Many of the nation's hospitals and systems have made progress laying the building blocks for creating robust clinical information technology systems. Now comes the heavy lifting as they look to connect the care continuum, protect patient records in an increasingly mobile world, and turn all of those bits and bytes of data they are collecting into actionable information.

As evidenced in the 15th annual Health Care's Most Wired Survey from Trustee sister publication Hospitals & Health Networks, a good percentage of hospitals and systems have deployed technologies that improve patient documentation, advance clinical decision support and evidence-based protocols, reduce the likelihood of medication errors and rapidly restore access to data in the case of a disaster or outage.

What's driving these improvements? Federal regulation for starters. The Health Information Technology for Economic and Clinical Health Act of 2009, or HITECH, mandates that hospitals and physicians not just adopt health IT, but use it in a meaningful way. Another key driver: delivery system transformation. Leaders at forward-thinking organizations know they can't make the leap to population health management or accountable care without fully integrating their operational and IT strategies.

Key findings include:

Engaging physicians: 65 percent of hospitals that achieved certain IT benchmarks across four categories and were named Most Wired offer physician-performance comparisons on quality and cost-efficiency measures, compared with 53 percent of all survey respondents; 70 percent of Most Wired hospitals deliver quality scores electronically to individual physicians on a semiannual basis, compared with 60 percent of all respondents; 77 percent of the Most Wired deliver quality scores electronically to clinical leaders on a monthly basis, compared with 70 percent of all respondents; and 89 percent of the Most Wired share best practices for patient safety, such as implementing checklists, compared with 77 percent of all respondents.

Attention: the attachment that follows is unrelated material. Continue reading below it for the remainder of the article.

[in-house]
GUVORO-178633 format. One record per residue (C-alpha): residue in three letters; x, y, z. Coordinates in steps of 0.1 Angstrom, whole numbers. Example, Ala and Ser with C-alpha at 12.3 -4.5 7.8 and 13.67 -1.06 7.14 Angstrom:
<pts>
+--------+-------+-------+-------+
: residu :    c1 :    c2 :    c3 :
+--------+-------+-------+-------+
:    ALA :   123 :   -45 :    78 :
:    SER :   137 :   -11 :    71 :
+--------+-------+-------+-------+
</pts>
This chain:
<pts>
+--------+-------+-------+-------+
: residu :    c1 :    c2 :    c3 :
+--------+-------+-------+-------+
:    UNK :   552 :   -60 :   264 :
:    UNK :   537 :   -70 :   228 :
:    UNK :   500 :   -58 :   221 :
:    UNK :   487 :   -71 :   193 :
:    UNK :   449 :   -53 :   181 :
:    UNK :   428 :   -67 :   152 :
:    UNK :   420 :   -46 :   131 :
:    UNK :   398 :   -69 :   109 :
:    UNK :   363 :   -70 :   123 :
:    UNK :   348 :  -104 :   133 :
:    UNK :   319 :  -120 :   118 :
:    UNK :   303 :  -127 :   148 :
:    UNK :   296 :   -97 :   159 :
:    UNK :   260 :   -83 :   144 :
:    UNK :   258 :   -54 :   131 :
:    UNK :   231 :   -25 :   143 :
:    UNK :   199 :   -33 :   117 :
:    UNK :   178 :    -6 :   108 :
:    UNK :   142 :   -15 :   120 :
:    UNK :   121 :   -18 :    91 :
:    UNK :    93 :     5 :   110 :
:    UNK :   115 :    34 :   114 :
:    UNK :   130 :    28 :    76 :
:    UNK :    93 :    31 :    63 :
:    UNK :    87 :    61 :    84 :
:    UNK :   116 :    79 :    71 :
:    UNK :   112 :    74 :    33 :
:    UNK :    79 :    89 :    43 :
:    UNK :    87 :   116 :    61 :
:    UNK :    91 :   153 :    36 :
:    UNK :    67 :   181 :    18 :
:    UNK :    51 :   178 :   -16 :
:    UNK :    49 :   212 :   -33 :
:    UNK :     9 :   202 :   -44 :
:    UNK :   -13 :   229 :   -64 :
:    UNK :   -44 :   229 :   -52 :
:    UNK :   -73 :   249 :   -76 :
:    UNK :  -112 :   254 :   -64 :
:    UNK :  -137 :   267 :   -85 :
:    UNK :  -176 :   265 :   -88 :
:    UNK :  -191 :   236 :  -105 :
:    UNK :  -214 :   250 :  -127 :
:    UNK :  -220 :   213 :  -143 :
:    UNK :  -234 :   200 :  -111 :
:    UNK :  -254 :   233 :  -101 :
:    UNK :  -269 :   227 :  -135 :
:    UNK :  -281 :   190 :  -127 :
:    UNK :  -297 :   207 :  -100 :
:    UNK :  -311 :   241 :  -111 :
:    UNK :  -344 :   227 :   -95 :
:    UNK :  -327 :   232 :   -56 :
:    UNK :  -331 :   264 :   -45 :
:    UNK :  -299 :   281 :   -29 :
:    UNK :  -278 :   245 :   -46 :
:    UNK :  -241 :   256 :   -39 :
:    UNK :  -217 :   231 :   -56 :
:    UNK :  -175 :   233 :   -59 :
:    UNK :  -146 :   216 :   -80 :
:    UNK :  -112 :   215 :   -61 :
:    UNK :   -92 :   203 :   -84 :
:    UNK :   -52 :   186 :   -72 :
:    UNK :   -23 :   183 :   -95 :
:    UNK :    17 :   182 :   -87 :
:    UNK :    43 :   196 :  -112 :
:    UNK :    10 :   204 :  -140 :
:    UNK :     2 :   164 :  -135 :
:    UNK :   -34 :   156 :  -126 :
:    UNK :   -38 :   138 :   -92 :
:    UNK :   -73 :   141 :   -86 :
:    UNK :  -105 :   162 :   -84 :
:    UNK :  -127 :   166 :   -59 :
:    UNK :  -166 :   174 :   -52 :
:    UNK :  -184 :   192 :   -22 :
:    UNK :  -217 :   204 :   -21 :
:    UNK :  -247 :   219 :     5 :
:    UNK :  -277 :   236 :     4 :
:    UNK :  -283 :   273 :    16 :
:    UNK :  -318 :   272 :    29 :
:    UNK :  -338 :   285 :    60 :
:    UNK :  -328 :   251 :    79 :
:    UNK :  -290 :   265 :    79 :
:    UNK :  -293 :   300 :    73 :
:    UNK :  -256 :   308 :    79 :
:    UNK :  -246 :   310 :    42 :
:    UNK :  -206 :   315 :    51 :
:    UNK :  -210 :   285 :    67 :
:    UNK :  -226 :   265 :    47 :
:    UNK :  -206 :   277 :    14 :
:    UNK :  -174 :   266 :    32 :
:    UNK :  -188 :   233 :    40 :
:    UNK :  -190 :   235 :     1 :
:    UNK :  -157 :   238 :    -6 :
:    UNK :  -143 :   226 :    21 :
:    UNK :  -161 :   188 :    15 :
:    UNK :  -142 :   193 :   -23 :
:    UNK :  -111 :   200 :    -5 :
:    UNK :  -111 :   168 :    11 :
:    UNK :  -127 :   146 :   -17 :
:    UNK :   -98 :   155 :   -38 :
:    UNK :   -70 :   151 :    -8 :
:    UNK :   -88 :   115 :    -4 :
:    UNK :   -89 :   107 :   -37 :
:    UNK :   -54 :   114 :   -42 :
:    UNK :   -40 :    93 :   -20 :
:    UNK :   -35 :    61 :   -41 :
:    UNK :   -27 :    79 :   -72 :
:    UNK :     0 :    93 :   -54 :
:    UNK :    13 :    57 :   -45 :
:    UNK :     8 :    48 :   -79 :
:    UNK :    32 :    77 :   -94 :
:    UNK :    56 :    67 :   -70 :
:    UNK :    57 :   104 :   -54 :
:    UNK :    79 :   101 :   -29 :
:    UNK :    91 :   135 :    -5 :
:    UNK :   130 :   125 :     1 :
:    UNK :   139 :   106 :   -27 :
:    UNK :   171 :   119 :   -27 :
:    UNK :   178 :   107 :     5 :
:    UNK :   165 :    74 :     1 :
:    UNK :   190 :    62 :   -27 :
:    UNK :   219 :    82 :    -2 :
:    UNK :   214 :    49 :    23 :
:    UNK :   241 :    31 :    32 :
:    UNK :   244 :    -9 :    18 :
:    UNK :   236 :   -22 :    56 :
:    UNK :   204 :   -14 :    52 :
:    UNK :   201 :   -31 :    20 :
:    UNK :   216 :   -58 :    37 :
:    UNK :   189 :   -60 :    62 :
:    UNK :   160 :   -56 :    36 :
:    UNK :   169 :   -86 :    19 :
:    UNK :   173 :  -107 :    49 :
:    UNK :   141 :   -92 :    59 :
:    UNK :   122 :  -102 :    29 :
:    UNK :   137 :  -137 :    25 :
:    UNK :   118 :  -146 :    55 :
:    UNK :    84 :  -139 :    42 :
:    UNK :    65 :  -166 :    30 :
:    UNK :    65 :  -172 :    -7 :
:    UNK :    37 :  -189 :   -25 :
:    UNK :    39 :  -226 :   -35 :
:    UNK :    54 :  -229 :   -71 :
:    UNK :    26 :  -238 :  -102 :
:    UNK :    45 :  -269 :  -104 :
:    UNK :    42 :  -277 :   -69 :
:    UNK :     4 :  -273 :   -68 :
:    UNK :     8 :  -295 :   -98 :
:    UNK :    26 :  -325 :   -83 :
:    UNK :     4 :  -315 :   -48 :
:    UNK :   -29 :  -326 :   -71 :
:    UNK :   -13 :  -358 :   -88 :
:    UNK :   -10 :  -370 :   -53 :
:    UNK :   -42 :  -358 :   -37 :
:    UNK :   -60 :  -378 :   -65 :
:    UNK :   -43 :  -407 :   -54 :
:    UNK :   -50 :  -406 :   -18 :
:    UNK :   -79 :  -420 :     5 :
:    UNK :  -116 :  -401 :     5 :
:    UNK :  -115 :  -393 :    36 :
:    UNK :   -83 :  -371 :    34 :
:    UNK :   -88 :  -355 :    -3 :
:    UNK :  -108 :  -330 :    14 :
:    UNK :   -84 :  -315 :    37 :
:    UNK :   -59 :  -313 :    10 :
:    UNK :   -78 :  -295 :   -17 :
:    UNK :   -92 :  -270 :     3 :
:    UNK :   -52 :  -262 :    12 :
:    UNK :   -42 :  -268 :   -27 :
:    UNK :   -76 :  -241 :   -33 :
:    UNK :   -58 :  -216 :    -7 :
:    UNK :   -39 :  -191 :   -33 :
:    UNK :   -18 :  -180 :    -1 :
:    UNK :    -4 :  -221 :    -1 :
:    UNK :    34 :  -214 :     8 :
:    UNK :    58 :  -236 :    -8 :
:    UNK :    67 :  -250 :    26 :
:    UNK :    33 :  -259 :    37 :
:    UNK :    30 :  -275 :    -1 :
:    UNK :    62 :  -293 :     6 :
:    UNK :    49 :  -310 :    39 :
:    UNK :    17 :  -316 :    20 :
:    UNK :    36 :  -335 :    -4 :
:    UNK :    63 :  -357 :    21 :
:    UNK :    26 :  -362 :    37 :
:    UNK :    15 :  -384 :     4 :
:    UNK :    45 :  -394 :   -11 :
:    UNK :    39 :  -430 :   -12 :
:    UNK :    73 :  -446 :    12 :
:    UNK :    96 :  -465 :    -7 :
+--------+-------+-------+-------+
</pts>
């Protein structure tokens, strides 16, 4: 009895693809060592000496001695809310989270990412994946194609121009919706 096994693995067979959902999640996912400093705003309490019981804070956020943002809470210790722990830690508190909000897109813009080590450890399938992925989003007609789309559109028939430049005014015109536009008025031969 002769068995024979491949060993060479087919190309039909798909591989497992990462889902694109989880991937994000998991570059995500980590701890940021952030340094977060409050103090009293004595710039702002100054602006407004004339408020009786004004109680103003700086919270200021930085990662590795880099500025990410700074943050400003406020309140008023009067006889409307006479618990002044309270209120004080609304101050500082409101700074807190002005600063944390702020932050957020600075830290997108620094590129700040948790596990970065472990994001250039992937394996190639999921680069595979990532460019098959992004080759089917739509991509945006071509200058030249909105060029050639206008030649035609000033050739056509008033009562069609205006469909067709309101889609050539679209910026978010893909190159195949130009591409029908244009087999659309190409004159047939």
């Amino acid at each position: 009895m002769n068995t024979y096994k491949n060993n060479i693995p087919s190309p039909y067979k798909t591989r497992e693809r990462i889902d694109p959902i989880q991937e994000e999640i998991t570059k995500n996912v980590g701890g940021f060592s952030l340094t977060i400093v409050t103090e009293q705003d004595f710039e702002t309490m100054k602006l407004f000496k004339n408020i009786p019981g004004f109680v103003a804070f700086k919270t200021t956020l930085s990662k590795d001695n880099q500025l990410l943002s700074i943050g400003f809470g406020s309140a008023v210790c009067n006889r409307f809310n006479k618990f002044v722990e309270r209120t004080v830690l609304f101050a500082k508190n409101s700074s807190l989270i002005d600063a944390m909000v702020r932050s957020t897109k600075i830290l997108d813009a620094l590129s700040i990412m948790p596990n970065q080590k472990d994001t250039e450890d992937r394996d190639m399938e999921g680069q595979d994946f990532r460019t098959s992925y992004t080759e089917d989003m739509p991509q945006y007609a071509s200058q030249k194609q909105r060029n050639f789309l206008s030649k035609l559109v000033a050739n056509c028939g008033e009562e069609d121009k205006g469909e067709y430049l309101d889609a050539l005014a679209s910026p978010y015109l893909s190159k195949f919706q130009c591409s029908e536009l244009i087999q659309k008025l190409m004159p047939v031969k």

Engaging patients: 41 percent of Most Wired organizations have a patient portal or Web-based solution for patient-generated data, compared with 28 percent of all respondents; 40 percent of the Most Wired record patient preferences for communication medium (email, text, phone), compared with 31 percent of all respondents; 35 percent of the Most Wired use IT for proactive health management of each patient, compared with 26 percent of all respondents; and 12 percent of the Most Wired provide telemedicine consultation in the patient's home, compared with 8 percent of all respondents.

Clinical documentation: 81 percent of Most Wired organizations make clinical documentation available electronically in employed physician offices, compared with 74 percent of all respondents.

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